Defendants' reliance upon Killian v. Pennsylvania R.R. Co. (1948), 336 Ill. App. 152, 82 N.E.2d 834, cert. denied, 338 U.S. 819 and Mississippi Export R.R. Co. v. Williams (Miss. 1972), 266 So.2d 28, is misplaced. Both cases are distinguishable factually from the case before us. In Killian, the plaintiff saw the dangerous condition, instructed the Mallory Company employee to move certain barrels, and thereafter, though standing a mere ten to twelve feet away, did not look to see whether the barrels had been moved. There was no negligence on the part of the railroad in Killian and plaintiff's contributory [sic] negligence was found to be the sole proximate cause of his injury.

The employee who was injured and brought suit in the Mississippi Export case labored under a duty, which was his alone, to cut and remove banding wire from railroad crossties; he failed to remove the cut wires, leaving them on the floor of his gondola, and subsequently tripped over them and was injured.

The employees in both Killian and Mississippi Export were clearly, then, the sole authors of their own misfortune and could not be heard to complain. That cannot be said of the plaintiff in the case at bar.


As a second argument, defendants assert that plaintiff's counsel was guilty of misconduct which was calculated to deprive and did deprive, defendants of a fair trial. Defendants assign the following examples of what they feel to have been error of a prejudicial nature in the court below: indoctrination of jurors by plaintiff's counsel during voir dire examination; the admission into evidence of certain allegations which defendants had made in a lawsuit for contractual indemnity filed against Colonial Stores; and plaintiff's counsel asking the jury to consider a money award to plaintiff for the plaintiff's wife.

• 5 Defendants' first contention concerning the indoctrination of the jury is without merit and that conclusion can be reached by a reading of the record filed with the court. Plaintiff's counsel did mention, when questioning the first prospective juror, the fact that this case was a Federal Employers' Liability Act case and started to distinguish it from accident and workmen's compensation cases; objections were made by defendants' counsel, the court admonished plaintiff's attorney to limit himself in giving his descriptive background of the nature of the case, and, except for one other reference to the Act, the attorney followed the court's warning in examining the prospective jurors.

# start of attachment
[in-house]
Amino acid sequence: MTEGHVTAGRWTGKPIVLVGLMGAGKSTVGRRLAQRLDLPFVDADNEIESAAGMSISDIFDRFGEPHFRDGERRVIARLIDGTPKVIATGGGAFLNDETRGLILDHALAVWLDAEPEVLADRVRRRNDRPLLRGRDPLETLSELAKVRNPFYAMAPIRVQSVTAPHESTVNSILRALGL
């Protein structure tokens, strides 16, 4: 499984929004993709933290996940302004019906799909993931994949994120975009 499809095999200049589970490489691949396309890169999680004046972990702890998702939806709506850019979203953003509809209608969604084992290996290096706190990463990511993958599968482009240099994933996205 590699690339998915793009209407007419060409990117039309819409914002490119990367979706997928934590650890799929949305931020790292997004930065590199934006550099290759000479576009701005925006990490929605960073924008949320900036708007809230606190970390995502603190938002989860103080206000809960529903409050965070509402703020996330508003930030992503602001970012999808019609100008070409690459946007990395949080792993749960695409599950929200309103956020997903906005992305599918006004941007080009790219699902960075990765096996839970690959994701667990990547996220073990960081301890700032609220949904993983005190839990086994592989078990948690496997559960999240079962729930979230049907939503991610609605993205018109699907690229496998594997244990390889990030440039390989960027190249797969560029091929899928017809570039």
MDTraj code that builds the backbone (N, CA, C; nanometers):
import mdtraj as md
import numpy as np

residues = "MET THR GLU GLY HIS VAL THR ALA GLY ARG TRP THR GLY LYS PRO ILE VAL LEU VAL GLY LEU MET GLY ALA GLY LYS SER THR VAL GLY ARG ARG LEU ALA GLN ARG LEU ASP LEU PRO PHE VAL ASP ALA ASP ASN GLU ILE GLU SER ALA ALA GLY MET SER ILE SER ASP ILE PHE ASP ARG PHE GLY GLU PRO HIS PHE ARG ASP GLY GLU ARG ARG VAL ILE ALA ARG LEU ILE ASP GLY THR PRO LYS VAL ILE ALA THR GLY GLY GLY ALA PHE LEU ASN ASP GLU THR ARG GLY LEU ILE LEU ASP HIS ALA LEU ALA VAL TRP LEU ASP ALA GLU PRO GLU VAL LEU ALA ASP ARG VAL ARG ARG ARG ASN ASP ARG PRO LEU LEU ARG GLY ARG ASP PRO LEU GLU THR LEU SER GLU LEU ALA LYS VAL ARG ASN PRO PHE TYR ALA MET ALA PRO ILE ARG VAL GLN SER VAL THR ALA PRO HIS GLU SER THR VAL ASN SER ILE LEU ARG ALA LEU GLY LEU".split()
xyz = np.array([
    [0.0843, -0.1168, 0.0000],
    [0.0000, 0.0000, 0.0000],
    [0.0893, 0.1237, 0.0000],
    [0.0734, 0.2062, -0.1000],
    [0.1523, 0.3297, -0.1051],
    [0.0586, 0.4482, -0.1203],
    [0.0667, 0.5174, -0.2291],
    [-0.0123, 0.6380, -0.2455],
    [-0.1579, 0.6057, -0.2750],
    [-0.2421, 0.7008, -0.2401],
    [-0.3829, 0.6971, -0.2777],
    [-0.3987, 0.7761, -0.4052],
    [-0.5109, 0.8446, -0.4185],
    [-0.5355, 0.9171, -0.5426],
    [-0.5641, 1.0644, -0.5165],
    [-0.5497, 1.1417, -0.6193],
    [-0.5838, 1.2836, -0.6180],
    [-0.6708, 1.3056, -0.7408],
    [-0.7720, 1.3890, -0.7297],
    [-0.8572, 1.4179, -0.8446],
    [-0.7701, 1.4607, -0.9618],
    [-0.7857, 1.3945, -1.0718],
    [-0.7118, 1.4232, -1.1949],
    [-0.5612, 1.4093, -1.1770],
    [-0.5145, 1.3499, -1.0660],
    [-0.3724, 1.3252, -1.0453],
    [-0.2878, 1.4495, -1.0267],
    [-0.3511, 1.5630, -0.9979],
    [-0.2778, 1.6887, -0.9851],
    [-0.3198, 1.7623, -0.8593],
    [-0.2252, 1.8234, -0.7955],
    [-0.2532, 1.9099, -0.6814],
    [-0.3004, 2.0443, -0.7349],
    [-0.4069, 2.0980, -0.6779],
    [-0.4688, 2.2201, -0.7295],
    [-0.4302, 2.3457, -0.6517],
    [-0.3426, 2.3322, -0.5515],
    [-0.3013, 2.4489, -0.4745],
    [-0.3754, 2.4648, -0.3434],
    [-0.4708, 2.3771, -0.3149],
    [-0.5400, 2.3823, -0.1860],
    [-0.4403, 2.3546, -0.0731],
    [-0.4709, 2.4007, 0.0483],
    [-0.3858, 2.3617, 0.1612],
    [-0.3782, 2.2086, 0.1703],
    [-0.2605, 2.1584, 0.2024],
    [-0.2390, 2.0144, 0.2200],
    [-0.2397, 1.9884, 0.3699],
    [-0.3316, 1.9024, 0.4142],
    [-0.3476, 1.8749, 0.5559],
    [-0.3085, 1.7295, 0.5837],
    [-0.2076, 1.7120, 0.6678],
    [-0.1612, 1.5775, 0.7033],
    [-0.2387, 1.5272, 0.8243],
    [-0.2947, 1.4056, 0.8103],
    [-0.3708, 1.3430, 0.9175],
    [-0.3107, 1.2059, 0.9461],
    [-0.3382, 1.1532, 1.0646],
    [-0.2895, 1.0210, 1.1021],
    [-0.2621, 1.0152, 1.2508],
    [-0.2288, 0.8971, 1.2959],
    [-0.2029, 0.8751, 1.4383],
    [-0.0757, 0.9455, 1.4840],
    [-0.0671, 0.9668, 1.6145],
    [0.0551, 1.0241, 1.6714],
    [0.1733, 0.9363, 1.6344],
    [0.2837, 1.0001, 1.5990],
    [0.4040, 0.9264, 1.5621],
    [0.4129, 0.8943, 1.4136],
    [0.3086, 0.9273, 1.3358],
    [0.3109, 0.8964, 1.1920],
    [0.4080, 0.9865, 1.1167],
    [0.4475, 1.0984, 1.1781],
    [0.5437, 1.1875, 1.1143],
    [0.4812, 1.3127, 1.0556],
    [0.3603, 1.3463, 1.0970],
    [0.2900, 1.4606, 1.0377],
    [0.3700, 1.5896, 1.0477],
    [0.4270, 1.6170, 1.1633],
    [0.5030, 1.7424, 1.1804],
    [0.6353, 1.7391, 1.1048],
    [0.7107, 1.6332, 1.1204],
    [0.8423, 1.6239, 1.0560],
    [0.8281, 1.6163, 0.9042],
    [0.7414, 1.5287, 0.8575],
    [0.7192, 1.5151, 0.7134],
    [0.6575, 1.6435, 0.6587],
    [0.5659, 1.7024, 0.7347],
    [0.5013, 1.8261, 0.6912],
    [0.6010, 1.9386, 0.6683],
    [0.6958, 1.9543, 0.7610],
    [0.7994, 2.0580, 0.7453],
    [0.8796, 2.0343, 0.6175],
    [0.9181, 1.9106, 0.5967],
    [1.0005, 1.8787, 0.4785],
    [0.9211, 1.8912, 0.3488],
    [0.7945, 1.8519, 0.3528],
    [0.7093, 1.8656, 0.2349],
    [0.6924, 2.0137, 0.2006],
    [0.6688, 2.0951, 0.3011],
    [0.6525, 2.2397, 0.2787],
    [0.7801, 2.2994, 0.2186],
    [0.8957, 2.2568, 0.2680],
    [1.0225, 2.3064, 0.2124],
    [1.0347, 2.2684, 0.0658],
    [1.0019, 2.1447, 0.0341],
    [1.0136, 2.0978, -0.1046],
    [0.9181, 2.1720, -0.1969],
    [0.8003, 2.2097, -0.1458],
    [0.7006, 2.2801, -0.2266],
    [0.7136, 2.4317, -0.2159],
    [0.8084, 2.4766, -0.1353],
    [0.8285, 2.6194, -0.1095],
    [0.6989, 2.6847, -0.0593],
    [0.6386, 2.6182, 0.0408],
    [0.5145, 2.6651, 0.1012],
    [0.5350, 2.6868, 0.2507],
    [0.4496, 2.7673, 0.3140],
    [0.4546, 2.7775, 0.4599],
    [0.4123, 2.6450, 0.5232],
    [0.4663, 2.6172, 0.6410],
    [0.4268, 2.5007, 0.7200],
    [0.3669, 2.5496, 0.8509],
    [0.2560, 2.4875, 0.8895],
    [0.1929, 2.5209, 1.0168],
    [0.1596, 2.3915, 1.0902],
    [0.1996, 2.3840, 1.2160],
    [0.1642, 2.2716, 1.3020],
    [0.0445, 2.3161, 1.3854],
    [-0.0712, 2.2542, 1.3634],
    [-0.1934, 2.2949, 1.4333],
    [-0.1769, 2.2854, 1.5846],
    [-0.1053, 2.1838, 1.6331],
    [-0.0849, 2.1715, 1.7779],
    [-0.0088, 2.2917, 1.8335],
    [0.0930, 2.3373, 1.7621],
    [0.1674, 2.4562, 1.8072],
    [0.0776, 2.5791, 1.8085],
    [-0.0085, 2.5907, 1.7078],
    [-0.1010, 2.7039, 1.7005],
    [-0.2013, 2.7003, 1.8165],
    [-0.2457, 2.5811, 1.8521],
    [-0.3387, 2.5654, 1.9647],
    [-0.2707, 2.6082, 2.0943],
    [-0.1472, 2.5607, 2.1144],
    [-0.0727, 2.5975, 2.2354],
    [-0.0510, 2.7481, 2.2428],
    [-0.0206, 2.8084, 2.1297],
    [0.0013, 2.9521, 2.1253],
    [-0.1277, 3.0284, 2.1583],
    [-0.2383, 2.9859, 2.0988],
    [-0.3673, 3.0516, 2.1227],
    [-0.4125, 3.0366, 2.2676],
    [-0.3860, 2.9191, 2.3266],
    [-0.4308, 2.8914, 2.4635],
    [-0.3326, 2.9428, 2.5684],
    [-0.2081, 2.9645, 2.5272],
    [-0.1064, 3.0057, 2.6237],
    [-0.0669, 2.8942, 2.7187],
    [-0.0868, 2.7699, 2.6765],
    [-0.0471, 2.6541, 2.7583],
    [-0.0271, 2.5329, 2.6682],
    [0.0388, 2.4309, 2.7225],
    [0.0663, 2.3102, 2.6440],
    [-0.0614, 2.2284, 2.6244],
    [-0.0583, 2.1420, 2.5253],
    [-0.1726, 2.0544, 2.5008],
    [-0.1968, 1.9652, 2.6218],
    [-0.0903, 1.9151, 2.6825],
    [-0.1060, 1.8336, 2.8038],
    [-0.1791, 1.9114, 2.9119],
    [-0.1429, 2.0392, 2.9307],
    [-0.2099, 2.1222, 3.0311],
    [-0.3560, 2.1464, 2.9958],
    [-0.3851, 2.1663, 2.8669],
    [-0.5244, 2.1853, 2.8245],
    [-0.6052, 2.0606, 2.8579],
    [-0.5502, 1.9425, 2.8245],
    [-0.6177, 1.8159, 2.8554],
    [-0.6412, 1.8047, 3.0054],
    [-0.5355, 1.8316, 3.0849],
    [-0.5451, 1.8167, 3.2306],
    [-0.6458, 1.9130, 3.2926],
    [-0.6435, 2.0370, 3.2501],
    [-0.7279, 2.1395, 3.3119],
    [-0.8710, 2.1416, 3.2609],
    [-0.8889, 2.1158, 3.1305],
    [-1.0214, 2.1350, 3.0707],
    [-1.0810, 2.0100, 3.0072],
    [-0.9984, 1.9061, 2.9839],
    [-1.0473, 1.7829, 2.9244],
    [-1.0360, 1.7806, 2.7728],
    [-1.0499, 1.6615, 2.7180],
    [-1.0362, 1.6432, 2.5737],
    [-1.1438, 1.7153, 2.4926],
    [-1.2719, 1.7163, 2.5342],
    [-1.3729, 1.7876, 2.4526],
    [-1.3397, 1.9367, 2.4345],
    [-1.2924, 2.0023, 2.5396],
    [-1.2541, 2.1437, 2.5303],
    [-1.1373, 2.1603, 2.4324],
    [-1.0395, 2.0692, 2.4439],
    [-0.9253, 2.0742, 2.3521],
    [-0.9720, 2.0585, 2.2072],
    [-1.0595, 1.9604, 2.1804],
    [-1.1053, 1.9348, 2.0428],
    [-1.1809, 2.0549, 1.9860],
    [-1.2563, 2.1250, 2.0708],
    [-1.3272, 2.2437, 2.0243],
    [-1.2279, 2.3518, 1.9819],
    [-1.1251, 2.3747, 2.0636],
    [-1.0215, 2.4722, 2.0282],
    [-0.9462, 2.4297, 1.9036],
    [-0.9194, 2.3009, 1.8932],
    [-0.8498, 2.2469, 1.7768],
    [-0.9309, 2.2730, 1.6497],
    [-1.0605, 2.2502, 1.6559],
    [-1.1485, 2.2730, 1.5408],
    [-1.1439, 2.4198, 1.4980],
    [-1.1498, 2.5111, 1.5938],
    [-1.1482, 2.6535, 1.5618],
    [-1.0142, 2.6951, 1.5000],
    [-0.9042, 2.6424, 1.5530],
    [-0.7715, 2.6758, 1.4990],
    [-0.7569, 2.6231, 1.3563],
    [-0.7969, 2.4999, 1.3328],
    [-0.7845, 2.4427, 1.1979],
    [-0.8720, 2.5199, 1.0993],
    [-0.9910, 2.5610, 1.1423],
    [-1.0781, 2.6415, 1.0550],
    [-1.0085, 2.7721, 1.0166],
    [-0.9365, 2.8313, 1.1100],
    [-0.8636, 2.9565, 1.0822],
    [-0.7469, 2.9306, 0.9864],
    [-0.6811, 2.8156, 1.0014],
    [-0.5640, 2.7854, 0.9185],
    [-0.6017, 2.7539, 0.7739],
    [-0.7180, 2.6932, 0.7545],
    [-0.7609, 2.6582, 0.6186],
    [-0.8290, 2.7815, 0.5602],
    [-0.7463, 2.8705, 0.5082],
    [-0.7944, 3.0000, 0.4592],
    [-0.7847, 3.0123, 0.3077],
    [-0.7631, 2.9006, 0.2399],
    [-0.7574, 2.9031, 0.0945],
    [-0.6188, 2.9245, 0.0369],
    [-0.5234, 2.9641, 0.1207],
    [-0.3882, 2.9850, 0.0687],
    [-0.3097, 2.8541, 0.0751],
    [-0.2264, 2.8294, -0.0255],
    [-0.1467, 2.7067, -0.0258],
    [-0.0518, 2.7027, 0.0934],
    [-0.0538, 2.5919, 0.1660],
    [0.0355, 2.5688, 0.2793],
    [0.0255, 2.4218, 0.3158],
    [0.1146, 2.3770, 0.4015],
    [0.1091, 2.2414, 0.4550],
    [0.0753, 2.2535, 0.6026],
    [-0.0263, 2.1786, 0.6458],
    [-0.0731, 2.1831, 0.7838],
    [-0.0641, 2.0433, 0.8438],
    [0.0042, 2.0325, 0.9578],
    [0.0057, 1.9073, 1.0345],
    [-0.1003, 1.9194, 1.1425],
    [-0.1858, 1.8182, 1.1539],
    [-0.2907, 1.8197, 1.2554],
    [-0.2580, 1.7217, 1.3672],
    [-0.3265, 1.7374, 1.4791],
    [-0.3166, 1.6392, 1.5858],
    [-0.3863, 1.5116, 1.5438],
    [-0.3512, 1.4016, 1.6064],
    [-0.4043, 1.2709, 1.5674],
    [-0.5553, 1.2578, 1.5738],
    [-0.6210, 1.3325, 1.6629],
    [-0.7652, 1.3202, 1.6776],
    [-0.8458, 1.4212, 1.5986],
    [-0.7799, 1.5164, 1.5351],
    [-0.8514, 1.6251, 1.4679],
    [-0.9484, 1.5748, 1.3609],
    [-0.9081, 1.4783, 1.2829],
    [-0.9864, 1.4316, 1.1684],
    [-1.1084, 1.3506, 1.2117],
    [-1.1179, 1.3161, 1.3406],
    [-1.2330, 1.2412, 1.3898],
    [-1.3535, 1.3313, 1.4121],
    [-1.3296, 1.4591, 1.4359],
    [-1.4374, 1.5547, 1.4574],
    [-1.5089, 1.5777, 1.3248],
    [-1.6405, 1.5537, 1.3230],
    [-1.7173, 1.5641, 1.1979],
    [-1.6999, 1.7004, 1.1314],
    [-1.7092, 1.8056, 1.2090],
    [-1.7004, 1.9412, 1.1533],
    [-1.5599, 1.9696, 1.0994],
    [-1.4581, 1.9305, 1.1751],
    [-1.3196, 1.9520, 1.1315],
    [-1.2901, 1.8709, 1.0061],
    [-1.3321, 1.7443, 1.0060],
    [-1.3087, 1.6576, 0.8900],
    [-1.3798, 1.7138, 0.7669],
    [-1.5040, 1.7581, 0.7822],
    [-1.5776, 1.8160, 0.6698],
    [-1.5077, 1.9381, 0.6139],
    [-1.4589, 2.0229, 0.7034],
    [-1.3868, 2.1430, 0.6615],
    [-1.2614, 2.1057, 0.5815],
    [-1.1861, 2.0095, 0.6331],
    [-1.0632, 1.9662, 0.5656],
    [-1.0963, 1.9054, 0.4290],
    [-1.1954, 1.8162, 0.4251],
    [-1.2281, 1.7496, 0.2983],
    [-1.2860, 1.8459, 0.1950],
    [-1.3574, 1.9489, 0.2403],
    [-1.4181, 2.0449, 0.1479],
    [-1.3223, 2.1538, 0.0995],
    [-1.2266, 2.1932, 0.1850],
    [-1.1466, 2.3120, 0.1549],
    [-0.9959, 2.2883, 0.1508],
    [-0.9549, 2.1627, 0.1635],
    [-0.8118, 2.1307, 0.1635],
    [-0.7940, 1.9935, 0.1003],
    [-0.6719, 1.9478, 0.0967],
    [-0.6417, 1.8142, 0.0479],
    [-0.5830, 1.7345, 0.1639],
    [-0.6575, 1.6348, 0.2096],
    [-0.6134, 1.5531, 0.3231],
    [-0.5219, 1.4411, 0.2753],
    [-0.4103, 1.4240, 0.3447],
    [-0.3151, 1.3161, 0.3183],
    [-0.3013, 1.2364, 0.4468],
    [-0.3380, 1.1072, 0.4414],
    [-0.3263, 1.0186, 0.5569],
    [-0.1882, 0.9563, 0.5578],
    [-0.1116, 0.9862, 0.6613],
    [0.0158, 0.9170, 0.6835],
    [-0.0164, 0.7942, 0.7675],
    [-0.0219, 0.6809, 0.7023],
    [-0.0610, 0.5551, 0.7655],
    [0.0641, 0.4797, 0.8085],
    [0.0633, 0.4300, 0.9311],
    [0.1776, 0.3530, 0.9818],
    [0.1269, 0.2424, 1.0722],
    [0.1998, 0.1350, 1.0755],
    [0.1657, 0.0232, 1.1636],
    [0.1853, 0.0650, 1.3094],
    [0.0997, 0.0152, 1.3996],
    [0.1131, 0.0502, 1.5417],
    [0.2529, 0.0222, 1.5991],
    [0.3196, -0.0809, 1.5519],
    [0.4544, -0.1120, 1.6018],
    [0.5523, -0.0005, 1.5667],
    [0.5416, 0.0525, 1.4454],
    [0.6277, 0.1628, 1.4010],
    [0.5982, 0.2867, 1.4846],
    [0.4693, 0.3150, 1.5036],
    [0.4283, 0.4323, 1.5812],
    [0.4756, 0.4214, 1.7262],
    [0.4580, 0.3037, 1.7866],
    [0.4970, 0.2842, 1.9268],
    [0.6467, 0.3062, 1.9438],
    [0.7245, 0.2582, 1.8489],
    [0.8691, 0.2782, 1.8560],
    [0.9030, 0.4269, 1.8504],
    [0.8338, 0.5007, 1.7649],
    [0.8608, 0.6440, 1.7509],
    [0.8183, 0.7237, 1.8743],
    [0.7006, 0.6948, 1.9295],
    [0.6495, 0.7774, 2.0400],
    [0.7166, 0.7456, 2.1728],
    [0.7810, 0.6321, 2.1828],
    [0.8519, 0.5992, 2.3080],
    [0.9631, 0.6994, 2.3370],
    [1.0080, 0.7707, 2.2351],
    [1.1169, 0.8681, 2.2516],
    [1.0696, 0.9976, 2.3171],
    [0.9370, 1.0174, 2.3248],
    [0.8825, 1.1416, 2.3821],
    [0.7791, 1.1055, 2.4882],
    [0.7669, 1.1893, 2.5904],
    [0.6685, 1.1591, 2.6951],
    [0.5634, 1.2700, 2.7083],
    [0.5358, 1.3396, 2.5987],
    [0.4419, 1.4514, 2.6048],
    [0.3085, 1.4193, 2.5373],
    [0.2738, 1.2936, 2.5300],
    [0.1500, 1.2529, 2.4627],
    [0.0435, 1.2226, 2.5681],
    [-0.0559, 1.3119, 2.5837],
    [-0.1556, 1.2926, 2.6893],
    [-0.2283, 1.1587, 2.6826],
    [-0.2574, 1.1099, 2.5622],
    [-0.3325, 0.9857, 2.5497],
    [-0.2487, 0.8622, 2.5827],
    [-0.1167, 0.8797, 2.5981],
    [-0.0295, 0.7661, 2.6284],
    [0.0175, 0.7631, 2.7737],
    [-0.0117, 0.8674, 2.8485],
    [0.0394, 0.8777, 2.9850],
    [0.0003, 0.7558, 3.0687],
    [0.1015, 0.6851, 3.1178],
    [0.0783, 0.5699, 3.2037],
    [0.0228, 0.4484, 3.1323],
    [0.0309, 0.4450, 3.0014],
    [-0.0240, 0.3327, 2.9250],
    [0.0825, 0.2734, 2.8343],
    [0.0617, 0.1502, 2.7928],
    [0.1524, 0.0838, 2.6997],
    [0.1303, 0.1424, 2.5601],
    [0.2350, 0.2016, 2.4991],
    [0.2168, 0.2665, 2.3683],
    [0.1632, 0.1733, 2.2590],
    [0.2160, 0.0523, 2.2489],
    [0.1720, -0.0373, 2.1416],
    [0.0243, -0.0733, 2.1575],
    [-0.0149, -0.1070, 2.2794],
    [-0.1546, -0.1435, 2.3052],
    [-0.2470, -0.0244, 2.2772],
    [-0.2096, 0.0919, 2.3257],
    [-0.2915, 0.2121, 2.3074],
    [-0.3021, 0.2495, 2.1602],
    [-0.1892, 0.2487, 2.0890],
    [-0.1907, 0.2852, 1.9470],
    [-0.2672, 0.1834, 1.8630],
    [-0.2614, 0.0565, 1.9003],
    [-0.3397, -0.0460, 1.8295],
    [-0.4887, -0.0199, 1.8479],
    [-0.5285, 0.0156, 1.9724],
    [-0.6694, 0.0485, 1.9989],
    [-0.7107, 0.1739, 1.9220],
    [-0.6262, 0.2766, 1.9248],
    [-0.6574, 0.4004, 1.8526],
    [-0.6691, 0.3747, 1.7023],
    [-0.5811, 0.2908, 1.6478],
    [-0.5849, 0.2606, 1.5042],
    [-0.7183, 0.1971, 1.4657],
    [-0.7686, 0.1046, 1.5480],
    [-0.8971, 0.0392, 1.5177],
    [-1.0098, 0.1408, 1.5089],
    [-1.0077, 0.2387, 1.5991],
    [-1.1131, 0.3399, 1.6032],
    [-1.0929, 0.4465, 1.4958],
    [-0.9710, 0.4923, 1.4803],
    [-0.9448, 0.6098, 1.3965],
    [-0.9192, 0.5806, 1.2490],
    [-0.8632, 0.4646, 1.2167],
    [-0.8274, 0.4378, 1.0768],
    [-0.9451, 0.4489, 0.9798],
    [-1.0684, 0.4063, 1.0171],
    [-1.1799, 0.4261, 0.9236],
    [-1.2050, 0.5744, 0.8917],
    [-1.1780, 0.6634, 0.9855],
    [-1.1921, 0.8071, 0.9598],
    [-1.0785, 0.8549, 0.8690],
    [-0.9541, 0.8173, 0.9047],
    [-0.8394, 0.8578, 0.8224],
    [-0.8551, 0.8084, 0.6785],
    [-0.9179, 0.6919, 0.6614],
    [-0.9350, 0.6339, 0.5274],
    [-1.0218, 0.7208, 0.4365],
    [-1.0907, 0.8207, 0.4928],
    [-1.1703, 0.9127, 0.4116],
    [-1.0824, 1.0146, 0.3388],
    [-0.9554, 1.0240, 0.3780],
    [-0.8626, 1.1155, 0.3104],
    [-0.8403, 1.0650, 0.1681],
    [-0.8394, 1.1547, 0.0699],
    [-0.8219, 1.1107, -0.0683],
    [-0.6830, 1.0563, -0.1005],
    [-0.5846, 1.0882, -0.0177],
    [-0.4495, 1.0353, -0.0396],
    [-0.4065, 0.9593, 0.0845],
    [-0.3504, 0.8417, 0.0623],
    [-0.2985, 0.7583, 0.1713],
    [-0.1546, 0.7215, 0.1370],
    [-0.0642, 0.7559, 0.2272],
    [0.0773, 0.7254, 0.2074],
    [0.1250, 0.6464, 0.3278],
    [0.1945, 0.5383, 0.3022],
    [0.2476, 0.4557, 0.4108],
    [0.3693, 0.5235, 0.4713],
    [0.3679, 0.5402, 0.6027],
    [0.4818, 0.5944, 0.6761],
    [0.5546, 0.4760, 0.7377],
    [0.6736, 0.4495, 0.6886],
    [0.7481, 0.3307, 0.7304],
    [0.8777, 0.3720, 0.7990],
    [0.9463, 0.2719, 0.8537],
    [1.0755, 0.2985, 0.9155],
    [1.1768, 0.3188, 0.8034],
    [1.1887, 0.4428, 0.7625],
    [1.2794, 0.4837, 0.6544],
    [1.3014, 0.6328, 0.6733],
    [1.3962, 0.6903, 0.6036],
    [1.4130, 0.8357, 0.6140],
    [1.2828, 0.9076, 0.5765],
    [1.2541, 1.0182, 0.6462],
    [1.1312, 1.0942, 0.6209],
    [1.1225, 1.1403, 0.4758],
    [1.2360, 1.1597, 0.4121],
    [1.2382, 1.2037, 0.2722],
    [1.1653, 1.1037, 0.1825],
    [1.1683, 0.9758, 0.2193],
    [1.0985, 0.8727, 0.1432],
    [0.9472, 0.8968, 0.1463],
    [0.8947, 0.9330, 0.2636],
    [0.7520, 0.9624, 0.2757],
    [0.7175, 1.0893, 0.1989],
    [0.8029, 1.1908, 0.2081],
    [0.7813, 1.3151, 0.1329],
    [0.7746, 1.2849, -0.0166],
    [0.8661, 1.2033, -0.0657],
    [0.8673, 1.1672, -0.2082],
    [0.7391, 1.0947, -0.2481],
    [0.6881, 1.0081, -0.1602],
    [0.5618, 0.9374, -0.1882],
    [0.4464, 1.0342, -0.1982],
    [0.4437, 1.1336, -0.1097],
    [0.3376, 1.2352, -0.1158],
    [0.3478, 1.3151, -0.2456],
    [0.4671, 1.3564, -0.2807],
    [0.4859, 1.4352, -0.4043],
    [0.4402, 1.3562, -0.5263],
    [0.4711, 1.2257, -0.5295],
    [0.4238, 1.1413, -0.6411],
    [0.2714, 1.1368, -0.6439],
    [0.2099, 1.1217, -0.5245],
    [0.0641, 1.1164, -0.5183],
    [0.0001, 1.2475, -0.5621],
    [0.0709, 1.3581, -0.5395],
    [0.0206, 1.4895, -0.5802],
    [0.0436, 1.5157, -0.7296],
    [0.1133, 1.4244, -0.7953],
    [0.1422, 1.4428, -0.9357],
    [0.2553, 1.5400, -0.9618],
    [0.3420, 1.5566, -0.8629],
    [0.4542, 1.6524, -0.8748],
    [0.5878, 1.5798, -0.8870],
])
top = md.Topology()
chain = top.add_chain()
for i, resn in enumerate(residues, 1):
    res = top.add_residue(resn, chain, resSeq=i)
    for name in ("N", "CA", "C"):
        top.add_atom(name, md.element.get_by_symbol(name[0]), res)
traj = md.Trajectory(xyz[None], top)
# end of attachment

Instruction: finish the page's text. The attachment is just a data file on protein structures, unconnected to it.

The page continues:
Defendants refer us to Osborne v. Leonard (1968), 99 Ill. App.2d 391, 240 N.E.2d 769 as a case supporting their theory of indoctrination, but the activity of the lawyer involved in Osborne is wholly distinguishable from that of plaintiff's attorney here; Osborne was concerned with tactics which were extreme, repeated, calculated, inflammatory, and which pervaded the entire case from start to finish. They were tactics to be deplored. A review of the entire jury voir dire examination does not disclose any such consistent tactic by plaintiff's lawyer in the case under consideration.

Defendants next claim that they were prejudiced by virtue of the admission into evidence of certain portions of a complaint in a suit filed against Colonial Stores on the basis of contractual indemnity which stated, in substance, that the sole cause of the fall suffered by plaintiff was the presence of snow, ice, and other debris on Colonial's premises. It was plaintiff's contention in the trial court that the language in question constituted an admission. Defendants objected to the admission of the pleadings, and the reading of them to the jury, on the grounds that the jury would be misled into believing that the railroad admitted its liability; that the pleadings did not contain such admissions; that the portions sought to be admitted were simply reallegations of what plaintiff had alleged in his case against defendants; and that the complaint was similar to third-party practice in Illinois. (The pleading in question was filed in the Federal District Court in Ohio.)

On appeal, defendants characterize the complaint filed in Ohio as "alternative pleadings," and call our attention to Schusler v. Fletcher (1966), 74 Ill. App.2d 249, 219 N.E.2d 588, to support their position that portions of the Ohio complaint should not have been admitted into evidence in the court below. We held in Schusler that the provisions of Illinois' Civil Practice Act authorizing alternative pleading (Ill. Rev. Stat. 1965, ch. 110, par. 43(2)) preclude the admissibility of unverified alternative pleadings either for purposes of impeachment or as admissions against interest.

In Schusler, an allegation in plaintiff's complaint in a dramshop action that defendant was intoxicated was improperly admitted into evidence in an action against defendant for wilful and wanton misconduct for injuries sustained by plaintiff while he was a guest in defendant's automobile. The rationale underpinning our holding in Schusler was that because alternative fact allegations, made in good faith and based upon genuine doubt, are not admissions against interest, such pleadings are not admissible in evidence against the pleader. The circumstances of the Schusler case do not comport with those presented in the instant matter.

• 6 The portion of the Ohio complaint admitted into evidence by the trial court in this case was not an alternative pleading within the meaning and construction of section 43(2) of our Civil Practice Act. The section allows a party in doubt as to which of two or more statements of fact is true to state them in the alternative or hypothetically, regardless of consistency, in the same or different counts or defenses, whether legal or equitable.